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Ernő Gereben

Ernő Gereben (18 June 1907-16 May 1988) was a Hungarian-Swiss chess master whose half-century career extended from the mid-1920s to the late 1970s.

Born in Sopron, a Hungarian town at the Austrian border, Ernő Gereben used, until 1935, the German-language form of his name, Ernest (or Ernst) Grünfeld. In 1926, he tied for 1st-2nd in Körmend. In 1928, he won in Šumperk. In 1930, he took 5th in Budapest and tied for 7-8th in Győr. In 1932, he took 7th in Budapest. In 1934, he tied for 5-7th in Sopron (Rudolf Spielmann won). In 1934, he tied for 13-14th in Budapest (Maróczy Jubilee), which was won by Erich Eliskases. In 1935 he tied for 2nd-3rd with Albert Becker, behind László Szabó, in Tata-Tóváros. In 1936, he took 4th, behind Mieczysław Najdorf, Lajos Steiner and Endre Steiner in Budapest.

Following World War II, Gereben played in several Hungarian Chess Championships. In 1947, he won team gold medal and individual silver medal at sixth board in the 2nd Balkan Games in Sofia. In 1947, he took 7th in Vienna (2nd Schlechter Memorial; Szabó won). In 1948, he took 5th in Bad Gastein (Erik Lundin won). In 1951, he won in Sopot. In 1952, he took 15th in Budapest (Paul Keres won).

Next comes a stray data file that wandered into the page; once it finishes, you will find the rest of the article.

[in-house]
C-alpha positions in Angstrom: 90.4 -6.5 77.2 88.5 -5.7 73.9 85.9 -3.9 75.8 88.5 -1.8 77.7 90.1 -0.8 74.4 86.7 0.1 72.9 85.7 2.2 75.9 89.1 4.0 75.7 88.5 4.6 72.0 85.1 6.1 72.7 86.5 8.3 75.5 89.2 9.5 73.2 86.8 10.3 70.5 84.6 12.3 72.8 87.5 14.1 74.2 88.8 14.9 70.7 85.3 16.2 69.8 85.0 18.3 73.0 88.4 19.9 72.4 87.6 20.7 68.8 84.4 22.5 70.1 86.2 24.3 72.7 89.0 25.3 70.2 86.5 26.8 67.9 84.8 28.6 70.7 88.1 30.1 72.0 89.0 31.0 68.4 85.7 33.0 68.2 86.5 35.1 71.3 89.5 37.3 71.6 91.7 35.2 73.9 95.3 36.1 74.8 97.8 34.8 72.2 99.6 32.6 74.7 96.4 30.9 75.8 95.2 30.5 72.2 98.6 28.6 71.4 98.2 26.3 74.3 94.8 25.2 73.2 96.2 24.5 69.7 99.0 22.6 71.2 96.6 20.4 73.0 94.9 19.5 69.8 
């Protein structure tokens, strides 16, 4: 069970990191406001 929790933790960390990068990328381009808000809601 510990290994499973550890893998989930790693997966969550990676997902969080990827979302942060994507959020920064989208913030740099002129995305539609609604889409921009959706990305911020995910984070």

Due to the Hungarian uprising in 1956, Gereben emigrated to Switzerland and began playing extensively in the west. In 1957, he took 2nd, behind Gedeon Barcza, in San Benedetto del Tronto. In 1958/59, he took 3rd in Hastings. In 1959, he tied for 1st in Bognor Regis. In 1960, he tied for 4-5th in Zurich. In 1963/64, he tied for 1st-4th in Reggio Emilia. In 1967, he tied for 2nd-5th in Amsterdam (Master Tournament). In 1969, he took 4th in Monte Carlo (Master Tournament).

Gereben played four times in the Chess Olympiads; once for Hungary at first reserve board (+6 −3 =6) in the 11th Olympiad at Amsterdam 1954, and thrice for Switzerland; at third board (+5 −4 =7) at Siegen 1970, at second reserve (+3 −5 =5) at Skopje 1972, and at first reserve board (+3 -3 =7) at Nice 1974.

He remained a keen player in his adopted country even into his seventies. The British Chess Magazine editor, Bernard Cafferty, described him as "a delightfully friendly personality, rather different to many of the continental masters of that time. Chess was fun for him, not just a way to make a living."

Gereben was awarded the International Master (IM) title in 1950. He died in Switzerland in the year of his 81st birthday.

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